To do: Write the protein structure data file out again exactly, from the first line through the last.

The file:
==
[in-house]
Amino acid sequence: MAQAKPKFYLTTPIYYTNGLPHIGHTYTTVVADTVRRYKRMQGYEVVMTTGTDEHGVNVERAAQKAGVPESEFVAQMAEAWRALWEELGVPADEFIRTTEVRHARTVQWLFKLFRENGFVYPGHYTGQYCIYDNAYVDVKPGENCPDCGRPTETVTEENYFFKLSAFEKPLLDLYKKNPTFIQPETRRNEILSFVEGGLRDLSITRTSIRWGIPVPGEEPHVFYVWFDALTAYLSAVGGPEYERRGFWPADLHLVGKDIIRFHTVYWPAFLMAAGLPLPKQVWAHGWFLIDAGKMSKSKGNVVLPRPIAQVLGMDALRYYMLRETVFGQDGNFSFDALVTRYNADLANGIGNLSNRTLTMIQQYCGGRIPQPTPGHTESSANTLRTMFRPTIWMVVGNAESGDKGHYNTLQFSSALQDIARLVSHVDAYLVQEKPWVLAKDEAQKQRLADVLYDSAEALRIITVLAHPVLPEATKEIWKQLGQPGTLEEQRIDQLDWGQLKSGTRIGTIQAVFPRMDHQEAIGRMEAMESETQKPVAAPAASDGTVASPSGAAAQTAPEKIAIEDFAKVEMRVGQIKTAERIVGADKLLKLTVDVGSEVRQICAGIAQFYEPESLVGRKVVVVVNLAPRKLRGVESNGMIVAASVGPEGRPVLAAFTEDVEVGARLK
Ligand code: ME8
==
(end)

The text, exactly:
[in-house]
Amino acid sequence: MAQAKPKFYLTTPIYYTNGLPHIGHTYTTVVADTVRRYKRMQGYEVVMTTGTDEHGVNVERAAQKAGVPESEFVAQMAEAWRALWEELGVPADEFIRTTEVRHARTVQWLFKLFRENGFVYPGHYTGQYCIYDNAYVDVKPGENCPDCGRPTETVTEENYFFKLSAFEKPLLDLYKKNPTFIQPETRRNEILSFVEGGLRDLSITRTSIRWGIPVPGEEPHVFYVWFDALTAYLSAVGGPEYERRGFWPADLHLVGKDIIRFHTVYWPAFLMAAGLPLPKQVWAHGWFLIDAGKMSKSKGNVVLPRPIAQVLGMDALRYYMLRETVFGQDGNFSFDALVTRYNADLANGIGNLSNRTLTMIQQYCGGRIPQPTPGHTESSANTLRTMFRPTIWMVVGNAESGDKGHYNTLQFSSALQDIARLVSHVDAYLVQEKPWVLAKDEAQKQRLADVLYDSAEALRIITVLAHPVLPEATKEIWKQLGQPGTLEEQRIDQLDWGQLKSGTRIGTIQAVFPRMDHQEAIGRMEAMESETQKPVAAPAASDGTVASPSGAAAQTAPEKIAIEDFAKVEMRVGQIKTAERIVGADKLLKLTVDVGSEVRQICAGIAQFYEPESLVGRKVVVVVNLAPRKLRGVESNGMIVAASVGPEGRPVLAAFTEDVEVGARLK
Ligand code: ME8